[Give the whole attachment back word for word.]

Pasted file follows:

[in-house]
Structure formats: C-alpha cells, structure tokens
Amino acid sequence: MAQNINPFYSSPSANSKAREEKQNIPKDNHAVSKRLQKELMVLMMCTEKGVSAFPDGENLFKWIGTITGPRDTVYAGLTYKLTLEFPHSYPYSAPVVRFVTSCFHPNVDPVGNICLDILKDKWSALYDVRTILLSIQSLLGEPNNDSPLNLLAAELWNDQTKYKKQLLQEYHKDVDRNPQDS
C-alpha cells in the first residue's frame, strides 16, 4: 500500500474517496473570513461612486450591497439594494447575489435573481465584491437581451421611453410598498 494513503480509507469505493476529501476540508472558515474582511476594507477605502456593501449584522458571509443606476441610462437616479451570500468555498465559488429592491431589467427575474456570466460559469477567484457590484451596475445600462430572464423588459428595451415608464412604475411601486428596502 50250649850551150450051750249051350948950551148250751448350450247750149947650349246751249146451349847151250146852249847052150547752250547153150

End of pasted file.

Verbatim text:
[in-house]
Structure formats: C-alpha cells, structure tokens
Amino acid sequence: MAQNINPFYSSPSANSKAREEKQNIPKDNHAVSKRLQKELMVLMMCTEKGVSAFPDGENLFKWIGTITGPRDTVYAGLTYKLTLEFPHSYPYSAPVVRFVTSCFHPNVDPVGNICLDILKDKWSALYDVRTILLSIQSLLGEPNNDSPLNLLAAELWNDQTKYKKQLLQEYHKDVDRNPQDS
C-alpha cells in the first residue's frame, strides 16, 4: 500500500474517496473570513461612486450591497439594494447575489435573481465584491437581451421611453410598498 494513503480509507469505493476529501476540508472558515474582511476594507477605502456593501449584522458571509443606476441610462437616479451570500468555498465559488429592491431589467427575474456570466460559469477567484457590484451596475445600462430572464423588459428595451415608464412604475411601486428596502 50250649850551150450051750249051350948950551148250751448350450247750149947650349246751249146451349847151250146852249847052150547752250547153150